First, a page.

It's me, Carol

fantagraphics:

clowesclowesclowes:

The woman on the cover of the 1963 album Organ Moods was possibly used as a reference by Clowes for the cover of the Misfit Lit exhibition catalogue (1991). It’s a generic pose, with some differences, so I wouldn’t say it’s a 100% certainty but when I saw the record my mind immediately felt like I’d seen it in Clowes’ work somewhere before.

I thought I’d made a new discovery with this, I was very pleased with myself, but with a little more searching I found people had already made the connection three years earlier, with some discussion coming up after cartoonist Jim Blanchard posted the cover on Flickr:

https://www.flickr.com/photos/jimedblanchard/5421862615/

For a little more about this album, including a sample track, see here:

http://artworkbymanicmark.blogspot.com/2010/08/organ-moods-jerry-thomas.html

Clowes #TBT

fantagraphics:

colsmi:

A charming third-of-a-page advert for the original, pre-Fantagraphics Love And Rockets, from 1981’s The Comics Journal #69.

L&R #TBT

fantagraphics:

colsmi:

A charming third-of-a-page advert for the original, pre-Fantagraphics Love And Rockets, from 1981’s The Comics Journal #69.

L&R #TBT

gameraboy:

Space Mountain on the cover of the daily Disneyland flyer, 1978. Via Vintage Disneyland Tickets.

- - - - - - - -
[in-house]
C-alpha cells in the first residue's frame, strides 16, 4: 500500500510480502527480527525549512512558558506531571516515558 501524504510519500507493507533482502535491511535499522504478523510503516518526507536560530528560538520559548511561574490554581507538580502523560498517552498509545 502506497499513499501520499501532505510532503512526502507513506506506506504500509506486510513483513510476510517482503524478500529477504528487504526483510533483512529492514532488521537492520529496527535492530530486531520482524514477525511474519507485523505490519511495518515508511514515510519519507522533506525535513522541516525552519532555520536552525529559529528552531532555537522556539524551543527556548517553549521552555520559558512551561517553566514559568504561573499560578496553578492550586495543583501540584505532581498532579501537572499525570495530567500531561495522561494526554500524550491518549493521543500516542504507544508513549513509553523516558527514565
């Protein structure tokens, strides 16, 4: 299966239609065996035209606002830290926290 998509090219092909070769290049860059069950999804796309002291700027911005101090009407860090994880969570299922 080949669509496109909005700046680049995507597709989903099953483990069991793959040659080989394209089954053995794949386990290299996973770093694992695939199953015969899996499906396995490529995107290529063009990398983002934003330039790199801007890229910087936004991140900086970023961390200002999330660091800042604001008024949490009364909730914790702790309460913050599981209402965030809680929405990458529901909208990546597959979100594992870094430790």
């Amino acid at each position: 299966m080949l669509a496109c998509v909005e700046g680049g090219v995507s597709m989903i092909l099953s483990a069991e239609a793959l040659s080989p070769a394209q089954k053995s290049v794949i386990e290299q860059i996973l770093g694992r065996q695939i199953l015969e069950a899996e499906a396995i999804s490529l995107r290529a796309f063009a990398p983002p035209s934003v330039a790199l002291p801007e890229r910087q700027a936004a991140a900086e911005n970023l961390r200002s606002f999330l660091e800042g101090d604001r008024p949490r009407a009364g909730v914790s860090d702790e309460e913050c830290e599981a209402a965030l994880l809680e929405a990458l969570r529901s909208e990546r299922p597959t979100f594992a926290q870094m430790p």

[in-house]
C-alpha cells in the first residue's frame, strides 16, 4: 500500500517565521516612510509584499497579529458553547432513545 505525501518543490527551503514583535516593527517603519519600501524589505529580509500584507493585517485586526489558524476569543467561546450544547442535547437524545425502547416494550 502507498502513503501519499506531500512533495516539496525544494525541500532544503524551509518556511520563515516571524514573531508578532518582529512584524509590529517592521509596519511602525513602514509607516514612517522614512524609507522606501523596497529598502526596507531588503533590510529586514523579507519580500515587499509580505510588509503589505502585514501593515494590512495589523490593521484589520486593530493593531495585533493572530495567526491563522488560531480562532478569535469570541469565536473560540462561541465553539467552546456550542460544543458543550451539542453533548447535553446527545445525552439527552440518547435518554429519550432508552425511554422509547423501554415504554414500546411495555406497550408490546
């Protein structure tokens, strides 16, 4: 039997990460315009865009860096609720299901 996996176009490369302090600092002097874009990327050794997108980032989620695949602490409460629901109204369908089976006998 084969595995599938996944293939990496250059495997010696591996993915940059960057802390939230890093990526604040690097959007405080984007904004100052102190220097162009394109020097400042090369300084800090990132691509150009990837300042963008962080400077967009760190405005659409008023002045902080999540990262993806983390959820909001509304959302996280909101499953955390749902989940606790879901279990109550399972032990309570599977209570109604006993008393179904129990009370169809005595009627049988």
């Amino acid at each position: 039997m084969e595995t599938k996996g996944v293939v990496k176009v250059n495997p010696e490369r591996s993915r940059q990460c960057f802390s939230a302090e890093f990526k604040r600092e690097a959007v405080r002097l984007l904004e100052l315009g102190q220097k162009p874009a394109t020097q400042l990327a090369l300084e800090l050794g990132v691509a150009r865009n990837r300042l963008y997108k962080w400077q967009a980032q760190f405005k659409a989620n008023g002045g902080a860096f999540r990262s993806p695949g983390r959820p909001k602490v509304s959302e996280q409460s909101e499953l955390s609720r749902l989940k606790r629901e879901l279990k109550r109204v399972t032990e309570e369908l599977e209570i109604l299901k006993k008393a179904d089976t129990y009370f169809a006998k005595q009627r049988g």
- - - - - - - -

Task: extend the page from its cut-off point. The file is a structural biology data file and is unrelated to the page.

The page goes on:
gameraboy:

Space Mountain on the cover of the daily Disneyland flyer, 1978. Via Vintage Disneyland Tickets.

(via klappersacks)

The Bride of Frankenstein (1935)

(Source: vintagegal, via vintagegal)

kookychow:

kookychow.com

kookychow:

kookychow.com

iloveoldmagazines:

Life
1967 Vol. 62, No. 16

iloveoldmagazines:

Life

1967 Vol. 62, No. 16

(via klappersacks)


"I paint myself because I am so often alone and because I am the subject I know best."
 Frida Kahlo by Nickolas Muray, 1939 (via)

"I paint myself because I am so often alone and because I am the subject I know best."

 Frida Kahlo by Nickolas Muray, 1939 (via)

(Source: vintagegal, via vintagegal)

dean0208:

The Kuba Komet.   This is the Kuba Komet from Germany.   The KUBA Corporation manufactured the Komet from 1957 to 1962 in Wolfenbuttel, West Germany. These were kind of an early version of the entertainment center, as there were 8 speakers embedded in this along with a record player, a radio, and a TV tuner in the  bottom cabinet. For an extra charge you could also get a early version of a type of tape recorder and a Remote control with UHF tuner.  Another cool feature of these sets was the ability to swivel the top as you can see in the above picture. Komets were not small by any means. The set stands approx. 5′ 7″ tall, it’s over 7′ wide and weighs about 300 pounds. The cost then was approximately $700 – $1,250.00 US.

(via klappersacks)